The journey of a body of water is much like the journey of a human life. We all start at the same place: a newborn baby; but due to a myriad of factors, we all go down different paths. If we are ever guilty of not trying to move forward. If we ever stop trying, then we will become stagnant and lifeless just like the lake that has no movement. So keep moving my friends. God bless.
Living in eastern North Carolina doesn’t usually allow us to have a lot of snow during the winter; but thankfully a beautiful blanket of snow fell early this month. The snow reluctantly fell after a layer of wintery mix and ice so that made the roads somewhat impassable. This caused my wife to not be able to go to her antique/thrift store but the schools being shut down due to the dangerous road conditions allowed Daniel and myself to be home with her. Since we live on a small creek that leads to the Northeast Cape Fear; Daniel and myself set out on our trek the morning after it stopped snowing.
We walked our way through the inches of snow and relished in the site of the sun rising above the snow carpeted horizon. We meandered our way through the woods; walking on the grass that was smothered by the inches of snow. We walked down the snow kissed creek and appreciating God’s beautiful creations. We saw rabbits huddling in their underbrush dens and the melted spots of ground where deer had bedded themselves the night before. Daniel climbed fallen trees and laughed as he caused snow to cascade from the leaves on me as I stood below.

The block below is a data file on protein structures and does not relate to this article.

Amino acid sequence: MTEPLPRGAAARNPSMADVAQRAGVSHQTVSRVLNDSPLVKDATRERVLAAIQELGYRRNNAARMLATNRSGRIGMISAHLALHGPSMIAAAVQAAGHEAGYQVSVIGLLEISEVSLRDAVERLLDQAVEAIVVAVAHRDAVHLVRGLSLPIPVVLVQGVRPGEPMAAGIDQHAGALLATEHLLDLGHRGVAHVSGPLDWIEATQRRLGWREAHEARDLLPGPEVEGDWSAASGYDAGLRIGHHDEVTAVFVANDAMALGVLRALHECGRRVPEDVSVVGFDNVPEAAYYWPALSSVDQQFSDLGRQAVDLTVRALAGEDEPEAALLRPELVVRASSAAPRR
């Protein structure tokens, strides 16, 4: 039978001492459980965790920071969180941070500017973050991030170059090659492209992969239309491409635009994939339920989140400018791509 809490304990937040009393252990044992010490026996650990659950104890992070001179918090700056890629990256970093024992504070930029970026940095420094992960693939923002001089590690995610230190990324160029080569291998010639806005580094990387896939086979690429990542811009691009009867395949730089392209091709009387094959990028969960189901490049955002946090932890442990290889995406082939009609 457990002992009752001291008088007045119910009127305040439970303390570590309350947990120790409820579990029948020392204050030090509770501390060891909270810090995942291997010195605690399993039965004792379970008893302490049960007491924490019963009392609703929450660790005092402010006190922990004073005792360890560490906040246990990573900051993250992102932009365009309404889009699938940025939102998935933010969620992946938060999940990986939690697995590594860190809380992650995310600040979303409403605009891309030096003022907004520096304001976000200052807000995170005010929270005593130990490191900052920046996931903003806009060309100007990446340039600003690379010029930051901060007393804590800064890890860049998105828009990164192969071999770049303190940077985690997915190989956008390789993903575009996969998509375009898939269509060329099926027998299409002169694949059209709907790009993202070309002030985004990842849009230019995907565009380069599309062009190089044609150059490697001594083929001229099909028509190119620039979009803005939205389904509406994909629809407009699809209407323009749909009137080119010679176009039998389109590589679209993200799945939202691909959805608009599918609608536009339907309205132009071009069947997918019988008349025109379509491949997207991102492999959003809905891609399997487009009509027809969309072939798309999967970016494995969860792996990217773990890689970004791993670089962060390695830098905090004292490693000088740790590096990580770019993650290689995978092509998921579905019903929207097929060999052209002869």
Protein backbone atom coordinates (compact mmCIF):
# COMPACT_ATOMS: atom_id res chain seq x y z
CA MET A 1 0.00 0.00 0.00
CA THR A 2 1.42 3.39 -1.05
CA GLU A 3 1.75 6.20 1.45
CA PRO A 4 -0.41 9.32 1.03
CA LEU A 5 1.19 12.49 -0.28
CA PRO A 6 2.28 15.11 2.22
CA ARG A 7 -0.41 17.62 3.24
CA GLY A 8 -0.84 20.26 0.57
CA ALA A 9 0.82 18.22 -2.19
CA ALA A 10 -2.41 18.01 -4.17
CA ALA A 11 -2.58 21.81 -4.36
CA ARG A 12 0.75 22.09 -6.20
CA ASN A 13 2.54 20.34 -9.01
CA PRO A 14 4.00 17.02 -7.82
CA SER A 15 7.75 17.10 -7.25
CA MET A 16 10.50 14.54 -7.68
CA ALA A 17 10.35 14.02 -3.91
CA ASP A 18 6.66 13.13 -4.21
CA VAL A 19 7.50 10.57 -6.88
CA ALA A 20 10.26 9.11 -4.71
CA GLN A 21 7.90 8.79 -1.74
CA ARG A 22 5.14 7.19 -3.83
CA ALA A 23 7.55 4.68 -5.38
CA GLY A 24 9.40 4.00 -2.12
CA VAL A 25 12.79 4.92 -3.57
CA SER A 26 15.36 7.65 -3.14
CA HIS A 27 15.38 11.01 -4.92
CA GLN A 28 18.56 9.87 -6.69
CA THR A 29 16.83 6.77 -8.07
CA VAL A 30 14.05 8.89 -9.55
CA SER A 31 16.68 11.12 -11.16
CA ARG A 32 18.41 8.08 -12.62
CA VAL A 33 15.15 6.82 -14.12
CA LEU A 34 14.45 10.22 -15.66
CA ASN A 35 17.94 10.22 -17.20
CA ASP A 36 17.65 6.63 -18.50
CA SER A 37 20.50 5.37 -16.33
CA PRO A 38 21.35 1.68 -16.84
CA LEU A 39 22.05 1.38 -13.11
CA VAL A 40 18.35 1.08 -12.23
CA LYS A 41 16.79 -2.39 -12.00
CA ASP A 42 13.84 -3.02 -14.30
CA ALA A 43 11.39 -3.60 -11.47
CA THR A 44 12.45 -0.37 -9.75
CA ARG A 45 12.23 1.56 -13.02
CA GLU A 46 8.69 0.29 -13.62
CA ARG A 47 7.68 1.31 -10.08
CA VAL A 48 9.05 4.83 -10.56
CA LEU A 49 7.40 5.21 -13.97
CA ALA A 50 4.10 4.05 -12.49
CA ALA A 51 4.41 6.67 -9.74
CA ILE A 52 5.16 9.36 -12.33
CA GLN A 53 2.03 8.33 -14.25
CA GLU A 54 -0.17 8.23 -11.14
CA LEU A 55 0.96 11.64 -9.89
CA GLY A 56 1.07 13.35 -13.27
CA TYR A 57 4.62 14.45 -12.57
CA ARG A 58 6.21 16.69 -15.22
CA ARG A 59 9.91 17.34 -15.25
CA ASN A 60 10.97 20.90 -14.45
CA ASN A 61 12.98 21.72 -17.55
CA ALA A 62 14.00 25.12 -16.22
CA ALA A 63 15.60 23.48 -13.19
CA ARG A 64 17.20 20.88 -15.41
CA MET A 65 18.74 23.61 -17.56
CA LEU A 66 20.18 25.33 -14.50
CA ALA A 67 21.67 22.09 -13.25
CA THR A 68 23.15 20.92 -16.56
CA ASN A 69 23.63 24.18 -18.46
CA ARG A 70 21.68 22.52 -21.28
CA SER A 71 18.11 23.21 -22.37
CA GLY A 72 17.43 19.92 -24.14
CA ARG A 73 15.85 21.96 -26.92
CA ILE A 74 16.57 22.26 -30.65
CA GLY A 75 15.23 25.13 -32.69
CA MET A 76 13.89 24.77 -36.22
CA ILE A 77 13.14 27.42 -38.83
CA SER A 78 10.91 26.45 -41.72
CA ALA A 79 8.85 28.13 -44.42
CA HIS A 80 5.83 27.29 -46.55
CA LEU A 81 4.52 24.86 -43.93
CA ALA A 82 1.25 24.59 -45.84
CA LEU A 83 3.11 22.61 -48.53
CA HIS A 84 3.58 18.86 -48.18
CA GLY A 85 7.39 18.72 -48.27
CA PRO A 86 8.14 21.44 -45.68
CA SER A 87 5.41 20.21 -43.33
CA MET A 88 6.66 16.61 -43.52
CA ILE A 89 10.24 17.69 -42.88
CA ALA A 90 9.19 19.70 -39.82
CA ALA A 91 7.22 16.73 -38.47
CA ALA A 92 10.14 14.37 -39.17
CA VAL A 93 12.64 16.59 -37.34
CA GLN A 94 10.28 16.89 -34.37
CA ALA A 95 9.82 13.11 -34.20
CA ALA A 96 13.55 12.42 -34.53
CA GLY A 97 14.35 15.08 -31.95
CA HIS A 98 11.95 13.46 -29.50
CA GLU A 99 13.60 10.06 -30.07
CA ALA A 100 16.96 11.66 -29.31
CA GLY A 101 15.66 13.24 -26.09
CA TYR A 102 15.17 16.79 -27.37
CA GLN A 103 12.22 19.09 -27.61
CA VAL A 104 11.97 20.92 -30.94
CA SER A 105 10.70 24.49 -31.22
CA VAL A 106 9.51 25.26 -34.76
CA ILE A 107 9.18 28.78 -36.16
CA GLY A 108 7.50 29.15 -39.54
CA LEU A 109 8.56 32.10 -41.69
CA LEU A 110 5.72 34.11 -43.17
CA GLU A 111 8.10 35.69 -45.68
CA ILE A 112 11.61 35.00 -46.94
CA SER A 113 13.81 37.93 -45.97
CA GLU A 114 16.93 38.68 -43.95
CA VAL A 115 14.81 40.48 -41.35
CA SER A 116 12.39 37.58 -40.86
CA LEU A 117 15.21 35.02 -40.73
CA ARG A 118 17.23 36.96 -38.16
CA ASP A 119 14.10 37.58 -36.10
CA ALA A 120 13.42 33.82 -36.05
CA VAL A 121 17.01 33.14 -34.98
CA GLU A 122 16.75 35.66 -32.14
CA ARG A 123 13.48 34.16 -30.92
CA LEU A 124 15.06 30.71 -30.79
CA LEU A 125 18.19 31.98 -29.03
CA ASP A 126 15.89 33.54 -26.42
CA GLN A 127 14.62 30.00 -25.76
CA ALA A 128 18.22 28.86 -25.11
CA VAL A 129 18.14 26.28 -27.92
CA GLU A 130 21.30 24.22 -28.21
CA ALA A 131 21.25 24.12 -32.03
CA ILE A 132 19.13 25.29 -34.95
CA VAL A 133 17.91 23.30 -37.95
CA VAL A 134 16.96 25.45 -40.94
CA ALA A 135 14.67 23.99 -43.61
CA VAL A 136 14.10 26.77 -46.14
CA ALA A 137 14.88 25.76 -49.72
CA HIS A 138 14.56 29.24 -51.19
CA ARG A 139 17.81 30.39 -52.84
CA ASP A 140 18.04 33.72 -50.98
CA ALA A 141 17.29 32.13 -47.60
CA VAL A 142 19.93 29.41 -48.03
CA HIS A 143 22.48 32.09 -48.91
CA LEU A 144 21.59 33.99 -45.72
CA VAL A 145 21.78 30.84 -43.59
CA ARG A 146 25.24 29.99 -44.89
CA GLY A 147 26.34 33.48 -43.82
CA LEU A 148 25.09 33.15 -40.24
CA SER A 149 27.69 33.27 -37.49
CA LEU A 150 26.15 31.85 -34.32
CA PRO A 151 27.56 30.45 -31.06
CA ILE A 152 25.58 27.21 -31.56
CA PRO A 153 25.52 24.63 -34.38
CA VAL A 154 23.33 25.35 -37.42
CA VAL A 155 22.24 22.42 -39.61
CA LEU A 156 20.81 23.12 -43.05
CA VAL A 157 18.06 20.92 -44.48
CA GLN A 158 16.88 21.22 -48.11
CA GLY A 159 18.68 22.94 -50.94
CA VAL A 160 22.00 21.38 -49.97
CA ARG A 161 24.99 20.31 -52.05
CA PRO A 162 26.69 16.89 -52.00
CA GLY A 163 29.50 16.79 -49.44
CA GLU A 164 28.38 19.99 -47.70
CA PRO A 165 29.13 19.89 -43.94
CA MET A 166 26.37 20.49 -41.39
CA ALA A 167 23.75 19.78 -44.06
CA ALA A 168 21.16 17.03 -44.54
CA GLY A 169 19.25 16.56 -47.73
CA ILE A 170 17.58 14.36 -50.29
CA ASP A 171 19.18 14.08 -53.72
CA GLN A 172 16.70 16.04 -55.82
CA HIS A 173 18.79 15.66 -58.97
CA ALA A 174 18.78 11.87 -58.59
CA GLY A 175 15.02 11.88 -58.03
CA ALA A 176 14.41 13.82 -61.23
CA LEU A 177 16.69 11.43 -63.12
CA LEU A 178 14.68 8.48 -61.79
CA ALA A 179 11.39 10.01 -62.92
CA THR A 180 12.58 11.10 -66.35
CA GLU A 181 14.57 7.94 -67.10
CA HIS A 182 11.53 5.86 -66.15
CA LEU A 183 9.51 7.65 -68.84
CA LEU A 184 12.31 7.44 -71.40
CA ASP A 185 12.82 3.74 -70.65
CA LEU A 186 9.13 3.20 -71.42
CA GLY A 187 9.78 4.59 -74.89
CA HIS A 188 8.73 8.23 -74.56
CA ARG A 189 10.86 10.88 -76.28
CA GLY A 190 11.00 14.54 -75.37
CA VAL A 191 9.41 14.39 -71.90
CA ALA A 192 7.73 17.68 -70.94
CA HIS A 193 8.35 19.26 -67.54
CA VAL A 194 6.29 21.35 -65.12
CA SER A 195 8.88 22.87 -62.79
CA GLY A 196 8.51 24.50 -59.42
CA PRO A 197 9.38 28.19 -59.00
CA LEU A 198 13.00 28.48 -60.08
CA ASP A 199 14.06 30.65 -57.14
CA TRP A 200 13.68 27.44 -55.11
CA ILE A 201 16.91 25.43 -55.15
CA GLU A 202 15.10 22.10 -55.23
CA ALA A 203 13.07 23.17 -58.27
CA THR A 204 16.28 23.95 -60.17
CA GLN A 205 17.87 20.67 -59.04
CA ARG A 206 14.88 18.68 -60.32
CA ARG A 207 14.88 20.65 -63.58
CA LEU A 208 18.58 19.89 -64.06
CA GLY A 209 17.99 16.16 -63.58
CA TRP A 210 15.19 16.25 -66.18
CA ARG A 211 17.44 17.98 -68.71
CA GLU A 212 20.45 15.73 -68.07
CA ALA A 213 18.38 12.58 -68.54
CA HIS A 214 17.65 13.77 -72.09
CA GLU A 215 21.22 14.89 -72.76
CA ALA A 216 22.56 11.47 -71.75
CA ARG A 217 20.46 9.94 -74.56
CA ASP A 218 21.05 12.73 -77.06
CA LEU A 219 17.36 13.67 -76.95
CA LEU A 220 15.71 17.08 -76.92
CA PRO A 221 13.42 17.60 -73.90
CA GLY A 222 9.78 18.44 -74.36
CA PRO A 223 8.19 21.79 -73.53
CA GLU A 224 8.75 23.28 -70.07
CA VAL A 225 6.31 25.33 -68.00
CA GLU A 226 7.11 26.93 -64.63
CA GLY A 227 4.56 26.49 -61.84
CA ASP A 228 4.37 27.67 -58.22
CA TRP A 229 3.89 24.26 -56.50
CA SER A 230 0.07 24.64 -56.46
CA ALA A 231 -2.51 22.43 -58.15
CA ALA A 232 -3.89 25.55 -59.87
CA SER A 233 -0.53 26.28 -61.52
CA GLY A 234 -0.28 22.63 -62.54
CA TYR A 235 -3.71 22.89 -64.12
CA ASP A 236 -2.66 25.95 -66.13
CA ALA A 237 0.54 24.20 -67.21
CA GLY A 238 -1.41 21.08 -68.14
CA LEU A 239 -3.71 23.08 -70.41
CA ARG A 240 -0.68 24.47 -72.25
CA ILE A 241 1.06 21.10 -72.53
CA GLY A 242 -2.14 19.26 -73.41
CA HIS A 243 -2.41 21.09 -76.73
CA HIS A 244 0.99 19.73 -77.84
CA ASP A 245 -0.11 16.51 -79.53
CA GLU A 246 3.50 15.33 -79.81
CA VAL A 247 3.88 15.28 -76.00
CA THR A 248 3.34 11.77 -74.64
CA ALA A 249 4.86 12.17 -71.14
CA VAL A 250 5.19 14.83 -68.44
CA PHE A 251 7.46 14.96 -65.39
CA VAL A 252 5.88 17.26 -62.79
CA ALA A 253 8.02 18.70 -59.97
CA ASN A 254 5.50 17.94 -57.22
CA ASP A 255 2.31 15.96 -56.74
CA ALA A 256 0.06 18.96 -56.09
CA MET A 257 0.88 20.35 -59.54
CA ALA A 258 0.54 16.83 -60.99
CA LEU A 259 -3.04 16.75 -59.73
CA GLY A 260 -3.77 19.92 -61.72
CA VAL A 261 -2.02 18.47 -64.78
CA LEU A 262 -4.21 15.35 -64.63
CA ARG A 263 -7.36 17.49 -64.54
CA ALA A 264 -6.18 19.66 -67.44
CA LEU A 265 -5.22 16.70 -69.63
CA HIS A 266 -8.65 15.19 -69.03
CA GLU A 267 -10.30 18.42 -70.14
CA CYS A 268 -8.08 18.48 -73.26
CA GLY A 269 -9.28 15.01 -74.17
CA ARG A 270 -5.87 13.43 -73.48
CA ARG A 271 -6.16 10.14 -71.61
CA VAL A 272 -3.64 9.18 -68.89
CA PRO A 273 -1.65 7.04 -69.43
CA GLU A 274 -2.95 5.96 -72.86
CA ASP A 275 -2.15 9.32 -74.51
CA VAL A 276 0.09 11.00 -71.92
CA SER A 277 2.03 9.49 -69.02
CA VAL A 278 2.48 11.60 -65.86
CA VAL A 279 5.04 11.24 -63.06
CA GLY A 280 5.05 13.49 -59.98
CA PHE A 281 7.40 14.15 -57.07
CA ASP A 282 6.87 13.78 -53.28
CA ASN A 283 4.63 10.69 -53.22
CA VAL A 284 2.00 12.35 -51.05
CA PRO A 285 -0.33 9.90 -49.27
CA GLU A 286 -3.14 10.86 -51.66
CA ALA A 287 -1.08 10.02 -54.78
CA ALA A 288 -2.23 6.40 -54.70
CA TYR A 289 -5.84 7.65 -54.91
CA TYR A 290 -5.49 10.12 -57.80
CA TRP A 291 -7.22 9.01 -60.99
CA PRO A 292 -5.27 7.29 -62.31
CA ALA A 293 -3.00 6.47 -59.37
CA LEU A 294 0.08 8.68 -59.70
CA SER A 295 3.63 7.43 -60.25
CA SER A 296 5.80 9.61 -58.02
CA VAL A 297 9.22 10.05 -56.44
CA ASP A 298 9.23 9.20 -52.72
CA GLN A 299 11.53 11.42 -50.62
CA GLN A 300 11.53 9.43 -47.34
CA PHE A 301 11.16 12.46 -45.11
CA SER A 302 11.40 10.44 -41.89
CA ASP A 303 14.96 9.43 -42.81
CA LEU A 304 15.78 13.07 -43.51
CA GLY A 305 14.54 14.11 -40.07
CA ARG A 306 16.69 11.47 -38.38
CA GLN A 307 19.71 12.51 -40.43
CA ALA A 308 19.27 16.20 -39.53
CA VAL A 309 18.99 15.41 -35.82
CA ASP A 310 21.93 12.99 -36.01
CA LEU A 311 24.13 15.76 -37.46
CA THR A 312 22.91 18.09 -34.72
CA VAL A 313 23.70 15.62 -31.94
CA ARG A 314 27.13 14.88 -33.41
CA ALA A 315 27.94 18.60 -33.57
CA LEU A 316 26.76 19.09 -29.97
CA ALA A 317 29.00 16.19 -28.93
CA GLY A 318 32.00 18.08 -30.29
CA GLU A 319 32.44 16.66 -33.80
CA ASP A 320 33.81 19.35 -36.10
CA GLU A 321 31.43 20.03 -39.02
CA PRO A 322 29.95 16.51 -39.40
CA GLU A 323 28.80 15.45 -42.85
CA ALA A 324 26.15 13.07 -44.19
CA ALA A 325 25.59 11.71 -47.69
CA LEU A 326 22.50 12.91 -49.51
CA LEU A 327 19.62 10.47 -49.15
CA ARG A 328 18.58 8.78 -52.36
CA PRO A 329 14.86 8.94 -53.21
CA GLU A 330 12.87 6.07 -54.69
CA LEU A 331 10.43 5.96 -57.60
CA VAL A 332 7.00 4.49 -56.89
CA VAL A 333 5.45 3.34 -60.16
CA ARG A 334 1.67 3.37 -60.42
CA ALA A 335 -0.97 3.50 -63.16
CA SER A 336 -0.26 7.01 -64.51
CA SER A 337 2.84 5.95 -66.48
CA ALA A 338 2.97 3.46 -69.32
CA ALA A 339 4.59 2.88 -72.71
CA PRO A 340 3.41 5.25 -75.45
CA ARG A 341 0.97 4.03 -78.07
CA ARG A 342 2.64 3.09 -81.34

Daniel and myself finally found our way to a small tributary that leads to the creek. I used to sneak off to this spot when I was a child to draw, write or just to relax. Who am I kidding…most of the time when I was a kid, the dominant thought that shouted its way to the forefront of my thoughts was bouncing around the woods with a sword and pretending to be He-Man or Rambo; (I’m a child of the 80s…don’t hate. ;P) but most of the time I used that place to just relax. It brought a sense of calm to me to share that moment with my son. Daniel and myself found ourselves enjoying the solitude of the silence. The lack of traffic out on the road that runs about a mile from our house or maybe it was the fact that we weren’t being distracted by uselessness on our smart phones or wasting our time watching TV. We were just enjoying something that we don’t get to experience that often…and times like those are worth their weight in gold.